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Ethics & Religion
March 17, 2021
Column #2,066
Republicans Impose Voter Suppression Bills
By Mike McManus

Chagrined by their loss of the White House, Republicans rolled out a tidal wave of 165 voter suppression bills in 43 states. These proposals primarily seek to (1) limit mail voting access; (2) impose stricter voter ID requirements; (3) slash voter registration opportunities; and (4) enable more aggressive voter roll purges.

Arizona leads the nation in proposed voter suppression legislation with 19 restrictive bills. Pennsylvania comes in second with 14 restrictive policy proposals, followed by Georgia with 11 bills and New Hampshire (10 bills).

Nearly half of restrictive bills seek to limit mail voting. Republican legislators are taking aim at mail voting at every stage with proposals to circumscribe who can vote by mail, make it harder to obtain mail ballots and impose hurdles to complete and cast ballots. Their broad goals is to limit voting by minority voters who voted in record numbers in the 2020 election.

Georgia and Arizona, which narrowly voted for Biden as President, have introduced 22 bills in each state to restrict voting access. The Georgia House passed a bill which proposed to eliminate early voting on Sunday - taking direct aim at the longtime "Souls to the Polls" tradition in which black churches bussed church attendees to the polls on the Sunday before Election Day. Last year, 71,764 Georgians took advantage of early Sunday voting, 37% of whom were black.

Their broad participation was a major reason Biden won Georgia by less than 12,000 votes and two Democratic U.S. Senators were elected.

Georgia also added a voter ID requirement for mail-in ballots, and reduced the time voters have to request ballots that election officials have to mail out and limit the use of ballot drop boxes as well as barring counties from adding extra early voting hours.

Georgia Senate Republicans introduced a bill that would end no-excuse absentee voting entirely in the state. It would also impose new ID and witness signature requirements, including one mandating that voters include a photocopy of their ID to be counted. Under the bill only those required to be absent, are disabled or over 65, or observing a religious holiday can vote by mail if they meet all other requirements.

Arizona and Pennsylvania have introduced bills to eliminate the permanent early voter list, as did Hawaii, and New Jersey. Oklahoma's bill proposes an amendment to the U.S. Constitution to prohibit delivery of an absentee ballot to anyone who has not submitted an application notarized or signed by two witnesses.

Republicans control both House and Senate and the governor's office in these states - guaranteeing passage of bills to limit minority voting.

Montana Republicans are pushing to end Election Day voter registration. Missouri Republicans are seeking a new voter ID requirement.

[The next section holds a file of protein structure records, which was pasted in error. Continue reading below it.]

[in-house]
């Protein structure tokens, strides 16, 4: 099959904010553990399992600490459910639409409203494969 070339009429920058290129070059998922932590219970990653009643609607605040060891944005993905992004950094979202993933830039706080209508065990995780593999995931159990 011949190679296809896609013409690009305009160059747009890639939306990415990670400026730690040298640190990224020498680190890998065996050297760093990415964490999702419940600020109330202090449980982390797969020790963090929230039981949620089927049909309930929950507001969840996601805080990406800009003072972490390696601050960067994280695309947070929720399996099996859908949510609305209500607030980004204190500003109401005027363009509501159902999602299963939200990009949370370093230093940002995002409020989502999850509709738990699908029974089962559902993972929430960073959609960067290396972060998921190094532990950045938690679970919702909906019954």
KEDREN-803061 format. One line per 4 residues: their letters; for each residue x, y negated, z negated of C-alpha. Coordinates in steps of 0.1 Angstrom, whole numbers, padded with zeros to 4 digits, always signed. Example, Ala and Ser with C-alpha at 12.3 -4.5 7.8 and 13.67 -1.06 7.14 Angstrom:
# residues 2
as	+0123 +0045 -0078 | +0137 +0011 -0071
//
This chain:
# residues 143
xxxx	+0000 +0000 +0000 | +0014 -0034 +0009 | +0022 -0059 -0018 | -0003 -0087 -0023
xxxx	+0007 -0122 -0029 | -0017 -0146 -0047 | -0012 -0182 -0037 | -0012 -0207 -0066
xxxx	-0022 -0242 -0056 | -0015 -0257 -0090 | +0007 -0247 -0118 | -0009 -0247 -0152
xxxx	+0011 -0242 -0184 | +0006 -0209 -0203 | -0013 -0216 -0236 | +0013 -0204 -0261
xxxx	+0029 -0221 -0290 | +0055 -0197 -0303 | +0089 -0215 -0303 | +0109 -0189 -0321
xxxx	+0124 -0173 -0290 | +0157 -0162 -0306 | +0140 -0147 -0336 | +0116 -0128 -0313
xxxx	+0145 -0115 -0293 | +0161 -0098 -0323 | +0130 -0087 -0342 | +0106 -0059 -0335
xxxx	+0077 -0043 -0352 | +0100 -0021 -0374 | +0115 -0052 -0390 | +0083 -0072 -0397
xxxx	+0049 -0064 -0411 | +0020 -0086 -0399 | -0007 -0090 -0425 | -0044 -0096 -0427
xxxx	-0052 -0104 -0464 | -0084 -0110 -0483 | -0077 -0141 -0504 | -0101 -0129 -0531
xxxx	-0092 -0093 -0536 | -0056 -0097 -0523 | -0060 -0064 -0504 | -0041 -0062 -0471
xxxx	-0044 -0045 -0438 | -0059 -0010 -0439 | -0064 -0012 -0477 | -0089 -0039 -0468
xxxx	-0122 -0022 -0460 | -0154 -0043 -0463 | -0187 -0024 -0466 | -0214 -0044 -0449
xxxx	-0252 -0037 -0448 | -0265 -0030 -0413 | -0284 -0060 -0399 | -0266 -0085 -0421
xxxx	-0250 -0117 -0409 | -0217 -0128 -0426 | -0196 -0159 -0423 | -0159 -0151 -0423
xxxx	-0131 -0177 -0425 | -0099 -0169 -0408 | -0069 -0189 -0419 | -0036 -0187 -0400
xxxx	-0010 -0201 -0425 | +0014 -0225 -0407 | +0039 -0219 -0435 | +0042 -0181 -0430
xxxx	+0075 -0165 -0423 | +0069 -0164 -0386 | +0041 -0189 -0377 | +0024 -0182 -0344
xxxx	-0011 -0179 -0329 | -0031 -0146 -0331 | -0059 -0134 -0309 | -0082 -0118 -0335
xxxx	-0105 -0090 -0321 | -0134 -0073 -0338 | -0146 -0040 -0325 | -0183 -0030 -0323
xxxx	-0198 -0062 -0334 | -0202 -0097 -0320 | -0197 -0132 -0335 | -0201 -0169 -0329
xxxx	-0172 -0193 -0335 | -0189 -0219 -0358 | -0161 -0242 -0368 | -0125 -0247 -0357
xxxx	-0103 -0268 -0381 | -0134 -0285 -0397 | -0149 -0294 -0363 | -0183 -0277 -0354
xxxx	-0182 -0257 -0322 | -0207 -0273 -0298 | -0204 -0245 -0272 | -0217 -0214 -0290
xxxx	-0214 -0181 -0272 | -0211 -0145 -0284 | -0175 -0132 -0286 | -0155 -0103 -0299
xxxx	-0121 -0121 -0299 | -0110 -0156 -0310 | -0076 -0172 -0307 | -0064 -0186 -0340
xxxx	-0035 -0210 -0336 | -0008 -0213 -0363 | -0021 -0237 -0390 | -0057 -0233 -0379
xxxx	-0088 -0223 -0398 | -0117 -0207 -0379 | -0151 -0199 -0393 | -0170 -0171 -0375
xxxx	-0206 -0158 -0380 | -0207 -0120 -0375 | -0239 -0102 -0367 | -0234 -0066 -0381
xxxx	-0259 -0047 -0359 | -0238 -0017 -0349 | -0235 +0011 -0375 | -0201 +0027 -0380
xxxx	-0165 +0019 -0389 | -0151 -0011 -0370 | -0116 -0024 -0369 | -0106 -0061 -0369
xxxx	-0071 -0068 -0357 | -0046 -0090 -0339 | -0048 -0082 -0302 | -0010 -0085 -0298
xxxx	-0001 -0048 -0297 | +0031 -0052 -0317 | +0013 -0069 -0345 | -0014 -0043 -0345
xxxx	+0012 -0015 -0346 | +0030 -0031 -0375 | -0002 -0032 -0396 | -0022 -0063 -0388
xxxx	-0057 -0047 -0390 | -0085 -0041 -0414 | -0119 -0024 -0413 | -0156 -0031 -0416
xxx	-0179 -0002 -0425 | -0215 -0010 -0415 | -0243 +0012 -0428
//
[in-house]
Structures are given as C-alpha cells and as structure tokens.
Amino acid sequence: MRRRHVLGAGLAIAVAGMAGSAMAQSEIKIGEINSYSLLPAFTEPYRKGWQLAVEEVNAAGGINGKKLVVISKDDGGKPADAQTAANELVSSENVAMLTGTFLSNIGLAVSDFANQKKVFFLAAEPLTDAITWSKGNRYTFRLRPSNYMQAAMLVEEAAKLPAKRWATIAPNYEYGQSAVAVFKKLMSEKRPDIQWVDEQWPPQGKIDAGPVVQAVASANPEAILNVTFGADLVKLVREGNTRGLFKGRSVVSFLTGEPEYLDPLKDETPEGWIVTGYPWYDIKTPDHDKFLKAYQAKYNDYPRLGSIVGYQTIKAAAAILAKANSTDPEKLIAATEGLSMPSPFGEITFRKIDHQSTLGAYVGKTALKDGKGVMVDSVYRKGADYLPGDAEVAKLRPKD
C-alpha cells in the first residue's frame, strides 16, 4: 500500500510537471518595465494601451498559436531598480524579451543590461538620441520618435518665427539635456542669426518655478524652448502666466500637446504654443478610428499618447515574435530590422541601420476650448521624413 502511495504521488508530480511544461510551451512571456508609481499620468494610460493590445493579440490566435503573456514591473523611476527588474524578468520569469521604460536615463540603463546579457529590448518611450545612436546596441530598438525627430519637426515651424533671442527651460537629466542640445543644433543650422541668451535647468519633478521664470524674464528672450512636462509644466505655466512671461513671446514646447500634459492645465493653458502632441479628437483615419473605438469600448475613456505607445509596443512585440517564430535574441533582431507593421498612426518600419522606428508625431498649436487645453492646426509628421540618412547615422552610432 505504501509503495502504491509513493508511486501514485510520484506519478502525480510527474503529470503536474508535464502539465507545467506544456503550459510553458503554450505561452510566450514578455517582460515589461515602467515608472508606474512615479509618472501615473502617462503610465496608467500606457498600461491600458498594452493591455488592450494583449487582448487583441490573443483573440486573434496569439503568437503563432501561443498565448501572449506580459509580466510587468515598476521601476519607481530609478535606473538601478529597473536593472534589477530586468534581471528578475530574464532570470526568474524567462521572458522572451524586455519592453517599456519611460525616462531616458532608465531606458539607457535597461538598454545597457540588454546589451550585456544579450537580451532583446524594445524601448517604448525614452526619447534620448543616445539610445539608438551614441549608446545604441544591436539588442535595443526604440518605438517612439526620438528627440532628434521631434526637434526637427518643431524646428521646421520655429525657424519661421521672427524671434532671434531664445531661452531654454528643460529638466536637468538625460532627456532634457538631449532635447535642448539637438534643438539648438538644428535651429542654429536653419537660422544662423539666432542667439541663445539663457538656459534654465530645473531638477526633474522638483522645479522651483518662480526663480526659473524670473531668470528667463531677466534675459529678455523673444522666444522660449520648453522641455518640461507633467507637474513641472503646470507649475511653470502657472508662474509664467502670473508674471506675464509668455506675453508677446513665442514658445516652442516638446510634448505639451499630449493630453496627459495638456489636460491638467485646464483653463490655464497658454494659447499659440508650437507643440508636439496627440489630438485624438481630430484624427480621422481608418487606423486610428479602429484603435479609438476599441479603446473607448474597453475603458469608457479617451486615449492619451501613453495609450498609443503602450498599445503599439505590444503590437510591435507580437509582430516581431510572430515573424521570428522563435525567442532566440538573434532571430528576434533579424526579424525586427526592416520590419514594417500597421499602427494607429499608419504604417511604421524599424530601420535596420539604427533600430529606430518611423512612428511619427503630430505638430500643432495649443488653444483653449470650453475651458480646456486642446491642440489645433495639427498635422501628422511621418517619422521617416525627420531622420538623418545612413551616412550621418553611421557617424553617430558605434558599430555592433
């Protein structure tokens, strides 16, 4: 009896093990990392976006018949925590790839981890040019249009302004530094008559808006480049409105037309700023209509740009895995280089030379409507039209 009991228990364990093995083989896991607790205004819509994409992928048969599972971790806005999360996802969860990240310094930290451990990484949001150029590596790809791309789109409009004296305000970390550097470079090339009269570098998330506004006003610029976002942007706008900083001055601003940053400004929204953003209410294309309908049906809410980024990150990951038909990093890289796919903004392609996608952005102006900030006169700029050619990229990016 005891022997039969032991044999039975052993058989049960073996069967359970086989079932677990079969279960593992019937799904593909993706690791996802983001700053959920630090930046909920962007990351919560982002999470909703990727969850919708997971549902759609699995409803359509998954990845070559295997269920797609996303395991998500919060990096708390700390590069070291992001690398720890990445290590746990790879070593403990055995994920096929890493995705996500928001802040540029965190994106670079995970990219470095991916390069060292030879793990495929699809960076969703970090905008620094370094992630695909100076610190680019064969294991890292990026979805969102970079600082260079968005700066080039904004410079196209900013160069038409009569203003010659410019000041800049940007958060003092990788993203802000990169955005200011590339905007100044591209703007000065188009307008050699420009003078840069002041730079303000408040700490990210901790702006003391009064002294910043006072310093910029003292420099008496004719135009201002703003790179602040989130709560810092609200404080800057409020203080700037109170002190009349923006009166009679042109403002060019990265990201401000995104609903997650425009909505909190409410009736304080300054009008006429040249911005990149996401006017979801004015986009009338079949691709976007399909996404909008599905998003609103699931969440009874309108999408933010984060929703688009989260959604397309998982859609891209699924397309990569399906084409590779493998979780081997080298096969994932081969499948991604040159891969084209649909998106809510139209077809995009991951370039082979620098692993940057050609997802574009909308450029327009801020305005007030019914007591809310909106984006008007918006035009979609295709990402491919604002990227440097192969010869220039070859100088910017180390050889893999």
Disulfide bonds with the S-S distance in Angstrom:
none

Florida Gov. Ron DeSantis, a Republican, has proposed a measure that could be the "worst voter suppression legislation" in the country. It would ban mail-in ballots, restrict the use of drop boxes and impose tougher signature requirements.

Nearly half of the new restrictive bills are aimed at limiting mail balloting. Multiple bills in Pennsylvania, Arizona, North Dakota and Oklahoma are among those aimed to eliminate no-excuse absentee voting entirely. My wife and I voted by mail for the first time in 2020 and were delighted to do so rather than waiting in long lines during the pandemic to vote on Election Day.

Legislators in Pennsylvania and Virginia have introduced bills that would ban the use of ballot drop boxes. An Arizona bill would ban absentee ballots from being submitted by mail.

By contrast, 37 states have introduced, prefilled or passed 541 bills to expand voter access. Of course, these are in states with Democratic legislatures. However, even if passed, they would not affect the anti-Black bills being passed by Republican legislatures.

Democratic attorneys are fighting in each state to defeat laws to disenfranchise voters. They will take any voter suppression laws that pass legislatures to court to block them. Many of the provisions, particularly in southern states with a history of voter discrimination, would have been subject to the pre-clearance requirement under Section 5 of the Voting Rights Act. Of course, court challenges to voter suppression laws could be vetoed by the ultra-conservative U.S. Supreme Court.

Most importantly, House Democrats have passed sweeping voting legislation over unanimous Republican opposition that would be the largest overhaul of US election law in a generation. House Resolution 1 would restrict partisan gerrymandering of congressional districts, strike down hurdles to voting and bring transparency to a murky campaign finance system. It would allow anyone to vote by mail.

Yet it is unlikely to pass the Senate, where Republicans could demand a filibuster vote of 60 where Democrats only control 50 seats.

Sadly, voter suppression seems impossible to stop.


Copyright (c)2021 Michael J. McManus, a syndicated columnist and past president of Marriage Savers. To read past columns, go to Hit Search for any topic.


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